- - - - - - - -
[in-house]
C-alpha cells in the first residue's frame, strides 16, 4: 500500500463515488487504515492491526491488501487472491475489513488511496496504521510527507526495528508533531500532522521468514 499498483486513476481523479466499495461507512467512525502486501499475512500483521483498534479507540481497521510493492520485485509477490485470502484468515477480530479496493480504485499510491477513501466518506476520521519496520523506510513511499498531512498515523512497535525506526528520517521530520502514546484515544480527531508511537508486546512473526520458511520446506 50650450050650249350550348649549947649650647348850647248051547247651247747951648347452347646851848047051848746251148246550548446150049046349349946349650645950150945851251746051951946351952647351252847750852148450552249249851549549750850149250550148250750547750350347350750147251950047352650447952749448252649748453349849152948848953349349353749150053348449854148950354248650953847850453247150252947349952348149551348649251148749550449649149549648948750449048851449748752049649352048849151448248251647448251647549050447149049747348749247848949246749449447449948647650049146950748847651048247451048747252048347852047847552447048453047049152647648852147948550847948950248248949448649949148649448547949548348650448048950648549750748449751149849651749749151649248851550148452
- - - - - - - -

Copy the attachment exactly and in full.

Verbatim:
[in-house]
C-alpha cells in the first residue's frame, strides 16, 4: 500500500463515488487504515492491526491488501487472491475489513488511496496504521510527507526495528508533531500532522521468514 499498483486513476481523479466499495461507512467512525502486501499475512500483521483498534479507540481497521510493492520485485509477490485470502484468515477480530479496493480504485499510491477513501466518506476520521519496520523506510513511499498531512498515523512497535525506526528520517521530520502514546484515544480527531508511537508486546512473526520458511520446506 50650450050650249350550348649549947649650647348850647248051547247651247747951648347452347646851848047051848746251148246550548446150049046349349946349650645950150945851251746051951946351952647351252847750852148450552249249851549549750850149250550148250750547750350347350750147251950047352650447952749448252649748453349849152948848953349349353749150053348449854148950354248650953847850453247150252947349952348149551348649251148749550449649149549648948750449048851449748752049649352048849151448248251647448251647549050447149049747348749247848949246749449447449948647650049146950748847651048247451048747252048347852047847552447048453047049152647648852147948550847948950248248949448649949148649448547949548348650448048950648549750748449751149849651749749151649248851550148452